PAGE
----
Due to the mounted controversy surrounding the Clean Air Act, there were reports according to the Canadian Press that Ambrose would be relieved of her duties as Environment Minister and replaced by Indian Affairs Minister Jim Prentice in a future cabinet shuffle.[61] However, on January 4, 2007, Ambrose was replaced by the President of the Treasury Board John Baird [62][63]

Kumi Naidoo, Greenpeace's international executive director, has said, "I don’t think Prime Minister Stephen Harper has provided leadership on the climate question at all. If anything, he has held it back."[64]

In 2011, Canada's commissioner of the environment and sustainable development, Scott Vaughan, stated that the government was not only failing to meet Kyoto standards, but also those of other agreements it had signed. He also criticized the Harper government of dramatically lowering its greenhouse gas emission targets since 2007, which have dropped by 90% (from 282 million tonnes to 28 million tonnes).[65]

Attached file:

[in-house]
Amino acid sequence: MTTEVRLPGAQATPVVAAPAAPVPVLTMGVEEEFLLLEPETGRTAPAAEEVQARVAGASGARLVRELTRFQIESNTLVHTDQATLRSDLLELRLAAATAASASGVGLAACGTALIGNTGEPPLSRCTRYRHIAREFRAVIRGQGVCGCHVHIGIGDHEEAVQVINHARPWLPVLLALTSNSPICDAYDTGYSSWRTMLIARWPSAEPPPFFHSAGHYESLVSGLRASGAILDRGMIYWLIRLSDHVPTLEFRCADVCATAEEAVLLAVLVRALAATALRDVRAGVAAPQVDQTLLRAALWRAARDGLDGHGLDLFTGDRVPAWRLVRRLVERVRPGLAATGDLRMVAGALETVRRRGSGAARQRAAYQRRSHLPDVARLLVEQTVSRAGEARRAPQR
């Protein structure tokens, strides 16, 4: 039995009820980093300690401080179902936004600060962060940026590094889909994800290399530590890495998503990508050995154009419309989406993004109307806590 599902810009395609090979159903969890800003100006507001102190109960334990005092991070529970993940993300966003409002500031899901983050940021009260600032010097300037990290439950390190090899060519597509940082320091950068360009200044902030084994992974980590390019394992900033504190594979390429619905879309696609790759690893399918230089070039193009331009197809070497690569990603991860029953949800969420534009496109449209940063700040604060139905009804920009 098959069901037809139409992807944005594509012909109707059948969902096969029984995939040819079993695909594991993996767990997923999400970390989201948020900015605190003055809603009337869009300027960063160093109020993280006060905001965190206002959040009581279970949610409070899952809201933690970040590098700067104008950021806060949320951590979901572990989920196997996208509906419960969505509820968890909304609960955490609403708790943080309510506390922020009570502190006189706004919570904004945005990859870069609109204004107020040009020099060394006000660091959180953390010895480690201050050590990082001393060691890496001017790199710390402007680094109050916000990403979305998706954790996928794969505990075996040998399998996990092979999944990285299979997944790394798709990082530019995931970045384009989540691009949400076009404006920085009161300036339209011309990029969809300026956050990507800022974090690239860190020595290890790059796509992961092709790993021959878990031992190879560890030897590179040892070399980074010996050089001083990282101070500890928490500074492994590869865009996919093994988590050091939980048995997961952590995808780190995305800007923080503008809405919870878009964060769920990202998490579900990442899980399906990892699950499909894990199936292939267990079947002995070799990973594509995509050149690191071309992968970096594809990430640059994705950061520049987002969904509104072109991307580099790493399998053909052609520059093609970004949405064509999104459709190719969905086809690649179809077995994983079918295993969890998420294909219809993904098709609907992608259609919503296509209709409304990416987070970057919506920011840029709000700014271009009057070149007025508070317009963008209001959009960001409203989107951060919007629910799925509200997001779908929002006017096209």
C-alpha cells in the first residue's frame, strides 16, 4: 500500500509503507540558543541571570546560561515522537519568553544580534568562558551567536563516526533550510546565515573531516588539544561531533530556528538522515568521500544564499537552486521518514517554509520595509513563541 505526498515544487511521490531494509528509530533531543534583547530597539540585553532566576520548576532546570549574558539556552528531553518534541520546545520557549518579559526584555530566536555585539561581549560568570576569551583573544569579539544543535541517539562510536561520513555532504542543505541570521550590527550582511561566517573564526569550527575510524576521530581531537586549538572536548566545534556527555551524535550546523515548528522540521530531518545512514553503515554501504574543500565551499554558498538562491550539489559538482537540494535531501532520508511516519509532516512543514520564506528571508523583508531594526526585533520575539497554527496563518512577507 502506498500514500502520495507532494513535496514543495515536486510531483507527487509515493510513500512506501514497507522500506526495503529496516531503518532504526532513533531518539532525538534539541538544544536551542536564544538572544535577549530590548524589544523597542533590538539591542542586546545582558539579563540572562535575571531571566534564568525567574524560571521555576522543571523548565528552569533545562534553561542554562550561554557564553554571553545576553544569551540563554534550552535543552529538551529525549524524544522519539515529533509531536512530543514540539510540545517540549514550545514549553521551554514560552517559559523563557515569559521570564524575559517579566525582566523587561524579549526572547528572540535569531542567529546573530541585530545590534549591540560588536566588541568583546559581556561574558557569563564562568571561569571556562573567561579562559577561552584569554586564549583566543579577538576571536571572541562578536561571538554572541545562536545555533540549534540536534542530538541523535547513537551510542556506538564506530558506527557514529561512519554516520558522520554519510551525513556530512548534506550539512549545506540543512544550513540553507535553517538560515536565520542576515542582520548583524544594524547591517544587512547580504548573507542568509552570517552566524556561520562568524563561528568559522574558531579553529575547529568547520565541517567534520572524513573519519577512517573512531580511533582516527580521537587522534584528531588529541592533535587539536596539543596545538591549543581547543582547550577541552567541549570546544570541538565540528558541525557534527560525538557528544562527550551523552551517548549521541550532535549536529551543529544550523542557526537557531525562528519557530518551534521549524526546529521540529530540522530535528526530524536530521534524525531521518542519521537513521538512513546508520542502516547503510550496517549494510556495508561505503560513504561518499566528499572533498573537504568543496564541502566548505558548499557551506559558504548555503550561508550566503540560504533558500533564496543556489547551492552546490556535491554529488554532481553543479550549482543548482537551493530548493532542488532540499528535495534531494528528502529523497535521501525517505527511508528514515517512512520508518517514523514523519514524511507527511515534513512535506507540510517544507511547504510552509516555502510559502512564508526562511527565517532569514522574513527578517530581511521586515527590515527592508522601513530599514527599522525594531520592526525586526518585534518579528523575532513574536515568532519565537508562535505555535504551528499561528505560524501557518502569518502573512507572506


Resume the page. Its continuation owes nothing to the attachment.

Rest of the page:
Other measures[edit]

In the 2006 budget, the government introduced a 15.25% tax-credit on monthly passes for transit users.[66] Harper also announced a $300 million grant to the Greater Vancouver Transportation Authority which will be used in part for preparations for the 2010 Olympic Winter Games.[37]